Transition ... Not to Be Confused with Big ol Leap of Faith
Getting a Visual

Seriously -- Who's Going to Read This?

ALA with MaryHey, Writerly Women!  Back when Mary Weber, my very first mentoring client, was a newbie ( she is now, like, the queen of Christian fantasy and teaches workshops and oh, my gosh I'm so proud. .. Now, where the heck was I going with this?) Anyway, at the American Library Association Convention that year, she asked the question we all ask, "Who is going to read my books?"

I went through a season early in my writing career when even though I had a contract I could NOT go into a bookstore. Really. If I did force myself to enter, I'd walk up  and down the aisles and imagine those thousands of books sticking their tongues out at me and neener-neenering, "We're on the shel-elves and you-'re no-ot!" I had to flee before I evolved into a full blown anxiety attack.  Who was going to read MY stuff when there was so much already out there?

I don't even know, and that's not the point here anyway. The question "Who's going to read what you write?" is about our AUDIENCE -- and that's what I want to explore together this month. Here's why.

I'm 120 pages into my current manuscript. I have been for a while. It's not that I don't have my usual massive outline. It's not that I don't love my main character. It's not that I don't have confidence in my voice. Until I went through a deepening of my spiritual journey this summer, I didn't realize just what the Sam Hill was keeping me stuck at page 120. 

I'd have to write an entire non-fiction book to explain how my study of Mary Magdalene led me to this conclusion (really, don't ask unless you have time for a treatise, and no, it has nothing to do with The Da Vinci Code), but it finally came to me that the reason I stopped writing was this:

I didn't know exactly who I was writing for.

And I mean exactly. I knew "women". I even knew "intelligent women." What I'm talking about is the one specific woman who I want to pick up my novel. The one woman who has to read it or I haven't done my job. I have to know who she is, down to the way she orders her coffee at Starbucks or I can't finish this book.

The thing is, that's exactly what I tell my clients to do. Here's one of my favorites. You're going to LOVE this.

    The tall young man with dark shaggy hair leans his hand over the bookrack, examining the titles with his baby blue eyes. He bites down on his pierced lip, lightly touching the spins with his thin delicate figures. His pale face, with one bluish tinted bruise on his left eye, gazes suddenly at the book on the bookshelf entitled “The Heart of Death.” Thinking it is some kind of Gothic novel, like the black clothes he wears, he picks up the book and cradles it in his arms as he opens the book, turning the fragile pages as he reads the words. A tear emerges from his eye as he begins to read, feeling the ache in his heart from his current circumstances. And he is enthralled. Goth girl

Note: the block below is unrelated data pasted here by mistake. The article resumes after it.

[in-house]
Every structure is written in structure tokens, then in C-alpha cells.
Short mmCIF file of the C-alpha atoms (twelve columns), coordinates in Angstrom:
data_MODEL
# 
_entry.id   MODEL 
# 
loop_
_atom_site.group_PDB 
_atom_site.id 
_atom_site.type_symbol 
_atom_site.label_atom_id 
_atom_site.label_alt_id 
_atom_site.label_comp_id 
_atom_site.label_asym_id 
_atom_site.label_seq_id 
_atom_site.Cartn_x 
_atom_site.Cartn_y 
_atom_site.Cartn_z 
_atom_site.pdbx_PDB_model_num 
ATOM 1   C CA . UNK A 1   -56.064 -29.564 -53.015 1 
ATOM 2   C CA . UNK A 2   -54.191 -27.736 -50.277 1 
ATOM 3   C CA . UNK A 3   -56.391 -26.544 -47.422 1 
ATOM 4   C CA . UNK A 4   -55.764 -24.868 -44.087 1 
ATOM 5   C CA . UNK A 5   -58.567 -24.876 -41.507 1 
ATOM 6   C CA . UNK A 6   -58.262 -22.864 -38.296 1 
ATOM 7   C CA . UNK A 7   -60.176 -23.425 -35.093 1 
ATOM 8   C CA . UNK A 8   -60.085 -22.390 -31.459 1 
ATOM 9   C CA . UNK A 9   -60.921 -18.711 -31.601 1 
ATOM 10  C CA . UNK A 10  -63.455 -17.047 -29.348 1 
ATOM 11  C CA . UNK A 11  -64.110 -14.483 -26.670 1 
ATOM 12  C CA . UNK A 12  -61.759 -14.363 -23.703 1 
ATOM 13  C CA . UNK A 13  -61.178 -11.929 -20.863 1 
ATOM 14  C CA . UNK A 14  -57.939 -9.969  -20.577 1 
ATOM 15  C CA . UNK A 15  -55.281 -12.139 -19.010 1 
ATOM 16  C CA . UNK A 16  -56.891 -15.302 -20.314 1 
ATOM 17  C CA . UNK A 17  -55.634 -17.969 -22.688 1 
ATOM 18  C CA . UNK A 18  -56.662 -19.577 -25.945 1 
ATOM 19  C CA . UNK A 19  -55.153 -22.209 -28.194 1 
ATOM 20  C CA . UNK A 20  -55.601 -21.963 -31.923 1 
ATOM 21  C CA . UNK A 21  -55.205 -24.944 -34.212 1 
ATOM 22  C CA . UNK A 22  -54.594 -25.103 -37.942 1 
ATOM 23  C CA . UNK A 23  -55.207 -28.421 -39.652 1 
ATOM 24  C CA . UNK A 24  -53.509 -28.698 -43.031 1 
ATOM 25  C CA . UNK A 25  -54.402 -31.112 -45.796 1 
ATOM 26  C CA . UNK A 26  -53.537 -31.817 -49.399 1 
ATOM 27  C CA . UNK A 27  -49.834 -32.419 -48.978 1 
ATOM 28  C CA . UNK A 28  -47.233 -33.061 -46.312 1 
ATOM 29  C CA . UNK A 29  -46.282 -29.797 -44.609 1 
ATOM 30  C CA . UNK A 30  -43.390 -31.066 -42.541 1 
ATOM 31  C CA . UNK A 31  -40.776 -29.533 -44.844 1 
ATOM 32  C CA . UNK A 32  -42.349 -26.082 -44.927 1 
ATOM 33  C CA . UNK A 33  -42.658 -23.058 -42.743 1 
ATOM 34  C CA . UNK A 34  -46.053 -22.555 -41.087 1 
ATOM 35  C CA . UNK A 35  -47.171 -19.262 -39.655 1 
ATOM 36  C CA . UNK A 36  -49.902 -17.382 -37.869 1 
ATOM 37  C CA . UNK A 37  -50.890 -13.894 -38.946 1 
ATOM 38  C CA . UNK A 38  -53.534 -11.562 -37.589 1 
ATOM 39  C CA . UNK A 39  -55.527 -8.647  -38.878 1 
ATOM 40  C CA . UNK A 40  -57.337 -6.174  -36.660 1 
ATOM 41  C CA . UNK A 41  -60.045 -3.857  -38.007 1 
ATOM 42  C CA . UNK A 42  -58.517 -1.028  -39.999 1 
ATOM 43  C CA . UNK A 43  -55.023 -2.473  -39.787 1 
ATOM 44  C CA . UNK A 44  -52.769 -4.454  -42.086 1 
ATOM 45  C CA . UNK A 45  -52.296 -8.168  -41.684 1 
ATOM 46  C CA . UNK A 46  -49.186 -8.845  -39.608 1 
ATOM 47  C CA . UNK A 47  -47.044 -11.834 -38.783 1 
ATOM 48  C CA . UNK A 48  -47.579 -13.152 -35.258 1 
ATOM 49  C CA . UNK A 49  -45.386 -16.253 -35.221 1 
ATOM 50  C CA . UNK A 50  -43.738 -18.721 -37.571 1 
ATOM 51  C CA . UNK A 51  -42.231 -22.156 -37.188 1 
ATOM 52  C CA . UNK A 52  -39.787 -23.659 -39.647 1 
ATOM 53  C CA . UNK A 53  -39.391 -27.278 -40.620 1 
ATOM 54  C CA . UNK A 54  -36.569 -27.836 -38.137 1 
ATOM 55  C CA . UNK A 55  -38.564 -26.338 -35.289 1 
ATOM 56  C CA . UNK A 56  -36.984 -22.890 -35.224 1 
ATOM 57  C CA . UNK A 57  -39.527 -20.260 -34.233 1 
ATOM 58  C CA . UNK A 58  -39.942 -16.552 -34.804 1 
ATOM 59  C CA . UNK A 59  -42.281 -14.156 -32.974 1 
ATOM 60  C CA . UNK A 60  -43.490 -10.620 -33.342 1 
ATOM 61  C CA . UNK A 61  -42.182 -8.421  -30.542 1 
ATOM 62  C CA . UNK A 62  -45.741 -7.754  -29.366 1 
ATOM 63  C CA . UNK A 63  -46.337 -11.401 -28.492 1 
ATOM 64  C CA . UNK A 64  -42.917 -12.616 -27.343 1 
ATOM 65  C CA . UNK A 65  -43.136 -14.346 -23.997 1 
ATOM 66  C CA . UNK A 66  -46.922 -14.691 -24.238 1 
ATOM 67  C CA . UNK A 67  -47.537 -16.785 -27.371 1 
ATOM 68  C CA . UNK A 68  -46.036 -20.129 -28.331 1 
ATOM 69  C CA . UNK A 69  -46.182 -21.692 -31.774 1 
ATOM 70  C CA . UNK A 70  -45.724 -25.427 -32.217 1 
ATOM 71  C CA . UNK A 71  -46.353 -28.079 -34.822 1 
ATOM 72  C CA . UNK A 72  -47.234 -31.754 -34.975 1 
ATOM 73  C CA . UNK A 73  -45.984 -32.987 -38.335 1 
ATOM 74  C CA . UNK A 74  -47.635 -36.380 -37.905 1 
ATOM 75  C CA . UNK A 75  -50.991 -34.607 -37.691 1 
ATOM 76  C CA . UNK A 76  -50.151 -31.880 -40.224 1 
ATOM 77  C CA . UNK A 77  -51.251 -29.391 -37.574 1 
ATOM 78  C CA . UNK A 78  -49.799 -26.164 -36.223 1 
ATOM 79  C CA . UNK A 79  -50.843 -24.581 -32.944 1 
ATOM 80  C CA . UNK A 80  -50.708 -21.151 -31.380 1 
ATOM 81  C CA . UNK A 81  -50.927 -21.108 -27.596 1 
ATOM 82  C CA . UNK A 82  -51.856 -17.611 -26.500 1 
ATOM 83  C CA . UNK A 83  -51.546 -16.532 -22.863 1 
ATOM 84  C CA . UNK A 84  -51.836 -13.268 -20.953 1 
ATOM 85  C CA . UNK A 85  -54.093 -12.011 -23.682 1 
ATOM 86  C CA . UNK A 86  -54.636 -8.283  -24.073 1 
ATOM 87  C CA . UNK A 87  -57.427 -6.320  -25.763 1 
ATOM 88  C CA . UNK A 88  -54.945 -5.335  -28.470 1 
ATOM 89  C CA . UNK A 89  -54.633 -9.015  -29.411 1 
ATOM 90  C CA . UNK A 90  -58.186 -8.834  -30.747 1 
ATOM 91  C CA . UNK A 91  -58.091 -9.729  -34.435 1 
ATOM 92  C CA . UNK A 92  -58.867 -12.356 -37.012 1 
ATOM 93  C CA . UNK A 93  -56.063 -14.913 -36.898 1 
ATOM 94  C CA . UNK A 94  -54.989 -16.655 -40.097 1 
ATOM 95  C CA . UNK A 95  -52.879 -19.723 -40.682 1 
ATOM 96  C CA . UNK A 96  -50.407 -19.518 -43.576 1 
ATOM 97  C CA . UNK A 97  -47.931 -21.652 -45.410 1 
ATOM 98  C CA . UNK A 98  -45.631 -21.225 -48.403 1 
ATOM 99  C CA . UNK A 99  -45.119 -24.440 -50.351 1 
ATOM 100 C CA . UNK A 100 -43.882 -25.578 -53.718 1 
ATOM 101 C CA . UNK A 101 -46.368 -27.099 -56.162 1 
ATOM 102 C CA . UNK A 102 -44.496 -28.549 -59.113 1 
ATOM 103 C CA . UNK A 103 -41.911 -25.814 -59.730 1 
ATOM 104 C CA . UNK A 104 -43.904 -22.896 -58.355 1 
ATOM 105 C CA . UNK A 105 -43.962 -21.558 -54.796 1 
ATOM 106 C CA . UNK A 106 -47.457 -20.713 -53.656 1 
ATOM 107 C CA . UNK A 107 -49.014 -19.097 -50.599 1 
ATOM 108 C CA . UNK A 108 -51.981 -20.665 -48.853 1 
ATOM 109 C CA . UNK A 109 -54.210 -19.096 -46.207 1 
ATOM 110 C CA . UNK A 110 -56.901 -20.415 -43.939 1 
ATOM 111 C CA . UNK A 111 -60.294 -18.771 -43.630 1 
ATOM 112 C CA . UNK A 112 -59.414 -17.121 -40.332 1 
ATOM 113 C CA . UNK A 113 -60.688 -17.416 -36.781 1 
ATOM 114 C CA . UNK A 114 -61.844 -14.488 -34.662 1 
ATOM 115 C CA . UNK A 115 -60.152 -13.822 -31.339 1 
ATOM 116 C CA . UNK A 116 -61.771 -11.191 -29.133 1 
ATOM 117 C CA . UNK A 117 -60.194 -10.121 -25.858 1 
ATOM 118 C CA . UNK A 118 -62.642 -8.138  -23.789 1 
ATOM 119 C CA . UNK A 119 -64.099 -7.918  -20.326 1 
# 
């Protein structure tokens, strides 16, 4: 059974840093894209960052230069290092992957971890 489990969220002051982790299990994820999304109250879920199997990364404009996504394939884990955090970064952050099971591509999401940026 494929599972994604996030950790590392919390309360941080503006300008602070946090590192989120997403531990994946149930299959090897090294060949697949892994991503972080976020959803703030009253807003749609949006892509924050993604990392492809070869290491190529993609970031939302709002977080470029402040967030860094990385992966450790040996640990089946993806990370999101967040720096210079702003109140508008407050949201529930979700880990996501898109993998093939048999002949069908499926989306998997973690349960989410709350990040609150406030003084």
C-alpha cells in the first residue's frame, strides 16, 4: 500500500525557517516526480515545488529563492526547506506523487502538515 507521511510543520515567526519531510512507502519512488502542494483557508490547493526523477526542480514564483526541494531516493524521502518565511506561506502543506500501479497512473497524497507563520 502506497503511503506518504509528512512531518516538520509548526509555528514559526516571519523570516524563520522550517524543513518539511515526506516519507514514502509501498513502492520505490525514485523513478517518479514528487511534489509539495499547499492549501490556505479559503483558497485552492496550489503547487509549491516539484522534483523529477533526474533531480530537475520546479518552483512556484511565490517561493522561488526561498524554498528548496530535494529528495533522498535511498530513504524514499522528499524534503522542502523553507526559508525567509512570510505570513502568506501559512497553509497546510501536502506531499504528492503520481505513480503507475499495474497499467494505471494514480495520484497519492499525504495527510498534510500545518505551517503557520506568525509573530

That is how fine a point we have to put on the image of the person we are writing for. That is what drives us. That is what sits us down at the computer and keeps us there. And that's what this month on the Doorways blog is about. I'm opening the door for you -- challenging you -- to share a paragraph describing your ideal reader.

Will you do it?

Will you email it to me?

Or will you type it out in a comment?

Will you let it focus you right into that next paragraph in your work in progress? 

I'll keep opening the doors. You keep walking through them. I'll walk with you.



Nancy Rue



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My audience are tween and teen girls of all ethnicities. My special person, though, is a black teen girl, whose parents come from West Africa, but has been living in the UK her whole life. She's smart, gifted and very strong in her heritage and faith, causing her to be an unconscious outcast in society. She has few friends, and despite her outgoing and hospitable nature, seldom hangs around with other people outside of school. She feels that her only true friends that understand are her friends at university, so she spends many of her school breaks alone. Sometimes, she is so lonely that she wonders if that has anything to do with her skin colour, and wonders that if she is white or another ethnicity, then maybe girls would hang out with her outside of school, boys would ask her out. Maybe if she was someone else, she wouldn't feel so alone. But when she reads my stories, she realises that she's not the only person having those feelings. In fact, she'll discover that a lot of people admire her for who she is, but are not confident to tell it to her face. She feels comforted that she can be as strong in her faith and heritage and still be loved by others. Then she feels encouraged to go out and confidently be herself. But most importantly, she knows that she isn't alone.

It's a pretty big idea, but maybe it will bless people someday:)

Nancy Rue

Thanks, Esther. YOu rock, babe.



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